Press reports that GlaxoSmithKline fired employees of its China unit in 2001 for paying bribes to government officials could complicate the company’s defense of current allegations about illegal sales practices in several countries.
“About 30 staff in GSK’s vaccines business were dismissed . . . after they were found to be involved in bribing Chinese officials and taking kickbacks, Reuters said Thursday, following a report that first appeared in the Financial Times.
News of firings in China more than a decade ago could make it hard for GSK and some senior executives to deny wide knowledge of recently reported corrupt sales practices in China and elsewhere.
GSK confirmed the reports. “The specific matters occurred more than 12 years ago. We believe appropriate investigation and action was taken at the time,” the company said.
In July last year, China authorities accused GSK of paying $482 million in bribes to health officials and doctors to boost sales. China’s Ministry of Public Security said since 2007 GSK had used 700 travel agents to deliver the illegal payments.
In May, the company confirmed that the UK Serioius Fraud Office had launched a formal criminal investigation into GSK’s commercial practices.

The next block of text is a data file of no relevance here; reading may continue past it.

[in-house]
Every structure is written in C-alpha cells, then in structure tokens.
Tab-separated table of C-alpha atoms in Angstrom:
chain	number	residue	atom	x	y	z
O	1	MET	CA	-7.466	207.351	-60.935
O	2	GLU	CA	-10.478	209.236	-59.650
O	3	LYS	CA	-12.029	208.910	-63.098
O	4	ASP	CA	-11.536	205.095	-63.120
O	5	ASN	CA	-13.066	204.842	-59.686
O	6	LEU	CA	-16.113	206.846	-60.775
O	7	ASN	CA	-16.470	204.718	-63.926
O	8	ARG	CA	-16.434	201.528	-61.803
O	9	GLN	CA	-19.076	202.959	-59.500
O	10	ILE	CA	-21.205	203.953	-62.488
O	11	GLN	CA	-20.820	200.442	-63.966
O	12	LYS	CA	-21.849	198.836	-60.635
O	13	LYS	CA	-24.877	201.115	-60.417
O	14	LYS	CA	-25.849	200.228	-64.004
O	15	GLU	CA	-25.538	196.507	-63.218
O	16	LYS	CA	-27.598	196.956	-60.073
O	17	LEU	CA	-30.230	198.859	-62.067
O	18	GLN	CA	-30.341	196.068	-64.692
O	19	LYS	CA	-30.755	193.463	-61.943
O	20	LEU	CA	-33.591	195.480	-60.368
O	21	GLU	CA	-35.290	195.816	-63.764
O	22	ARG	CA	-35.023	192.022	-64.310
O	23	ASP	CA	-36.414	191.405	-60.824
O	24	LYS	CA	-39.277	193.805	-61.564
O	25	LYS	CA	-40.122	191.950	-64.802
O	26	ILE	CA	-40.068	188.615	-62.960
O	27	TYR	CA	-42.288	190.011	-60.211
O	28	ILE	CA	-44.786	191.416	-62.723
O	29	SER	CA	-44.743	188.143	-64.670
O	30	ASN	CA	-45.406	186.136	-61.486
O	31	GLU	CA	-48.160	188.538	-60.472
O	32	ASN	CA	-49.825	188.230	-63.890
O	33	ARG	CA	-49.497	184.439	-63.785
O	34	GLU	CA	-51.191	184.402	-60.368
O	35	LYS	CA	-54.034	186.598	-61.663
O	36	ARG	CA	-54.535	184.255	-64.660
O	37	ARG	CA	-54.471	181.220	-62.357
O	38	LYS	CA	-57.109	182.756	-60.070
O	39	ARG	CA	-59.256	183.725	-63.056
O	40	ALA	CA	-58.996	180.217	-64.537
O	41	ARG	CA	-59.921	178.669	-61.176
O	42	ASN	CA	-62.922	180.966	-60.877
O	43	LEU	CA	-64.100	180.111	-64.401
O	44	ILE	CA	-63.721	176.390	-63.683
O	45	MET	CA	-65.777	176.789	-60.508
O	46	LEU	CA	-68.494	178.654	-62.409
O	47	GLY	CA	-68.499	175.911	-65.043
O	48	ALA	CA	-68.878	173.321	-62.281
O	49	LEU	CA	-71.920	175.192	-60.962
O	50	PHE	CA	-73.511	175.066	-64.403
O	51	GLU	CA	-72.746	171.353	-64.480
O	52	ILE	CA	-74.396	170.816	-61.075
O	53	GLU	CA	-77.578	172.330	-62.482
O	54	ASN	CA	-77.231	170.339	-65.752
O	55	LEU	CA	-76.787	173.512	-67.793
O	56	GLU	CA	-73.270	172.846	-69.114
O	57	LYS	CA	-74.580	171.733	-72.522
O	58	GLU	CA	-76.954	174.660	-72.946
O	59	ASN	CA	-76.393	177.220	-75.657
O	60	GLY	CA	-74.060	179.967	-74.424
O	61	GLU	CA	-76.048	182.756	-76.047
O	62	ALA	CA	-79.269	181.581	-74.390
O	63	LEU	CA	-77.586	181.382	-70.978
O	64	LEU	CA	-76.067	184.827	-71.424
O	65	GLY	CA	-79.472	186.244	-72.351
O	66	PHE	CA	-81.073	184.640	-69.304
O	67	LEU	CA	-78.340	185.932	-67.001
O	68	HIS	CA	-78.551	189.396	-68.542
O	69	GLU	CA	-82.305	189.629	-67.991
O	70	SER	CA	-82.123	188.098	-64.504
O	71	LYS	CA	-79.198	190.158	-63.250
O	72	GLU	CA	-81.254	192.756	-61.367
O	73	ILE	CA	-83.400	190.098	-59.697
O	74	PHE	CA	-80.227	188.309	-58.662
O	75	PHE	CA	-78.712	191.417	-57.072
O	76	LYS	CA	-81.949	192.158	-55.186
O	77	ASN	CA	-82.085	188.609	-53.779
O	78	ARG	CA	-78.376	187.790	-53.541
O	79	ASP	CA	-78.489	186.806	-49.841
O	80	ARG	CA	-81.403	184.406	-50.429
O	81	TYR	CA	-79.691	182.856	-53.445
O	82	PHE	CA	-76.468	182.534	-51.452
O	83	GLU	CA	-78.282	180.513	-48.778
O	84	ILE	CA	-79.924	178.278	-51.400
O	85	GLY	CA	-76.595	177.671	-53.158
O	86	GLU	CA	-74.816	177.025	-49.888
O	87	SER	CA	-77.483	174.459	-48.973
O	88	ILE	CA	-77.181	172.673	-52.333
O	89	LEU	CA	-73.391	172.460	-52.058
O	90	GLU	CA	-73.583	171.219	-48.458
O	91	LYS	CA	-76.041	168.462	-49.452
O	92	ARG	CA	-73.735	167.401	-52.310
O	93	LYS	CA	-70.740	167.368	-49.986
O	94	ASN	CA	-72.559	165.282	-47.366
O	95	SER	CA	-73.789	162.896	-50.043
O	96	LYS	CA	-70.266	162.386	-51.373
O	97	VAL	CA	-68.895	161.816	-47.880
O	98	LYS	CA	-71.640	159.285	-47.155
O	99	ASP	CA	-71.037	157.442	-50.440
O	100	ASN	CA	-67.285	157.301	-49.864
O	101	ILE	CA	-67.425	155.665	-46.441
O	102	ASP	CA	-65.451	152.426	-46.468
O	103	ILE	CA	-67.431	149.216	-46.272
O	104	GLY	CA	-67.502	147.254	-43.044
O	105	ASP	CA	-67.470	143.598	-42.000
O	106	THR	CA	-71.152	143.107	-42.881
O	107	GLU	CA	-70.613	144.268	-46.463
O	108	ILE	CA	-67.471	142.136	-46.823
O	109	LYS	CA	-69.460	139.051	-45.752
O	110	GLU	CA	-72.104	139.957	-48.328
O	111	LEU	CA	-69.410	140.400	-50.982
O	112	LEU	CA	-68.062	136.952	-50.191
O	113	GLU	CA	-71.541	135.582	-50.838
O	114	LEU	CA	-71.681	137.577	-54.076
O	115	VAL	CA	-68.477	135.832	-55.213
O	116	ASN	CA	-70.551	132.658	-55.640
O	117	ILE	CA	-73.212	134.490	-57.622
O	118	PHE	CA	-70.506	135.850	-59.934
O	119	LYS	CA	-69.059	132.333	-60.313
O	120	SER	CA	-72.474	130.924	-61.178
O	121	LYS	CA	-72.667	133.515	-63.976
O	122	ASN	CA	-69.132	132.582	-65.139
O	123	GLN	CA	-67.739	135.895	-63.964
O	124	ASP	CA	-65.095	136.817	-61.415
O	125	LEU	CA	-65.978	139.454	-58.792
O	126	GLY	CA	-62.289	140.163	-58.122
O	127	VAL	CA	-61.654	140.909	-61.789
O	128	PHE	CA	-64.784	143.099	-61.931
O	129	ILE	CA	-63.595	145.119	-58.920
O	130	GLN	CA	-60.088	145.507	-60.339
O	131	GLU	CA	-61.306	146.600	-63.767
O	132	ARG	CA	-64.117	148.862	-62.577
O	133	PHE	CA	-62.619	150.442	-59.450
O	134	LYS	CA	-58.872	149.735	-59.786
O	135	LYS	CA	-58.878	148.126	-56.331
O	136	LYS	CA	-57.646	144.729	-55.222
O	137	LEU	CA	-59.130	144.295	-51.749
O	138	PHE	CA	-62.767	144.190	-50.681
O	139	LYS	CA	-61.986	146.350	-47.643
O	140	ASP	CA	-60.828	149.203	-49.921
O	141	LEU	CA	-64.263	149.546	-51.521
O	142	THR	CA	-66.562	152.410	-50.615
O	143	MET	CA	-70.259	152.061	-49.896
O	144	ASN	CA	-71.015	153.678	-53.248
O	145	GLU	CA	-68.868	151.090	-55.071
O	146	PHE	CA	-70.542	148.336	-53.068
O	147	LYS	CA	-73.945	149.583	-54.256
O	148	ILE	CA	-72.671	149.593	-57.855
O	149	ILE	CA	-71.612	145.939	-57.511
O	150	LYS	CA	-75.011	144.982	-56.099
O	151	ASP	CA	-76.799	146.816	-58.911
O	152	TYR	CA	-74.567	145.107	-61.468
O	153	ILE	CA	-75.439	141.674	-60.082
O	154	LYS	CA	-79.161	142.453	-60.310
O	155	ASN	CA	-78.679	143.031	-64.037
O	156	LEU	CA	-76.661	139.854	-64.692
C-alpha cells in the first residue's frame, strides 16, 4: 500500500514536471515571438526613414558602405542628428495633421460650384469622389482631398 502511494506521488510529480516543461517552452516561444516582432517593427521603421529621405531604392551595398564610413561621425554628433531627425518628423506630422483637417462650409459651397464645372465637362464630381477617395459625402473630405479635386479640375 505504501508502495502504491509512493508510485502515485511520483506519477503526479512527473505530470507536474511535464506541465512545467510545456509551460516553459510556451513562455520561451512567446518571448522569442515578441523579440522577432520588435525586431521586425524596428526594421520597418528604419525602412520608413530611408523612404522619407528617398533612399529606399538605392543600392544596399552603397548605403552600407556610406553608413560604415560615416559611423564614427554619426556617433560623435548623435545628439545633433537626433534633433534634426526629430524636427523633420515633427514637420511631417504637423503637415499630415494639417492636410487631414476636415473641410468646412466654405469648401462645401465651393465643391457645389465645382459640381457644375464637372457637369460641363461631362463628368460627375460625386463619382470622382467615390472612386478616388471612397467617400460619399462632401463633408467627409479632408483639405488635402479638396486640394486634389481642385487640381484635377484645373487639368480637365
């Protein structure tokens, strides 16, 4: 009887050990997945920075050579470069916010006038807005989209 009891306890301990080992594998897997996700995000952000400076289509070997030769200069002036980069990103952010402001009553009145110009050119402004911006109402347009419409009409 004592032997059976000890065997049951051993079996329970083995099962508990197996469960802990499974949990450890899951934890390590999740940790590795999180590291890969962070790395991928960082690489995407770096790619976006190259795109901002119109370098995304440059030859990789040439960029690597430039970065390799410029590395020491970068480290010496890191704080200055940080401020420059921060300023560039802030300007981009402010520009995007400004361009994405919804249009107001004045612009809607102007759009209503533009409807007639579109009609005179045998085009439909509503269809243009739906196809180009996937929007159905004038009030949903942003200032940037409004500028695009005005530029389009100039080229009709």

Earlier this month, China prosecutors arrested Mark Reilly, the British former boss of GSK’s China unit, and two Chinese executives for offering bribes to hospital personnel and doctors. All three face life in prison if convicted.
In the U.S., GSK is under investigation for FCPA offenses.
In April, GSK disclosed an internal investigation into allegations that it had hired government-employed doctors and pharmacists in Iraq to serve as paid sales reps for its products.
GSK is also investigating alleged bribes to doctors in Jordan and Lebanon.
Polish authorities have said they’re investigating alleged bribery of doctors by GSK representatives.
GSK has said it has a “zero tolerance for unethical or illegal behavior.”
A year ago, China state TV broadcast a confession by GSK’s vice president of China operations, Liang Hong. He admitted bribing doctors. He said the bribes amounted to twenty to thirty percent of the drug prices.
A report by local China media in June said GSK has fired 150 staff there for improper sales practices in the currrent bribery probe.
Richard L. Cassin is the publisher and editor of the FCPA Blog. He can be contacted here.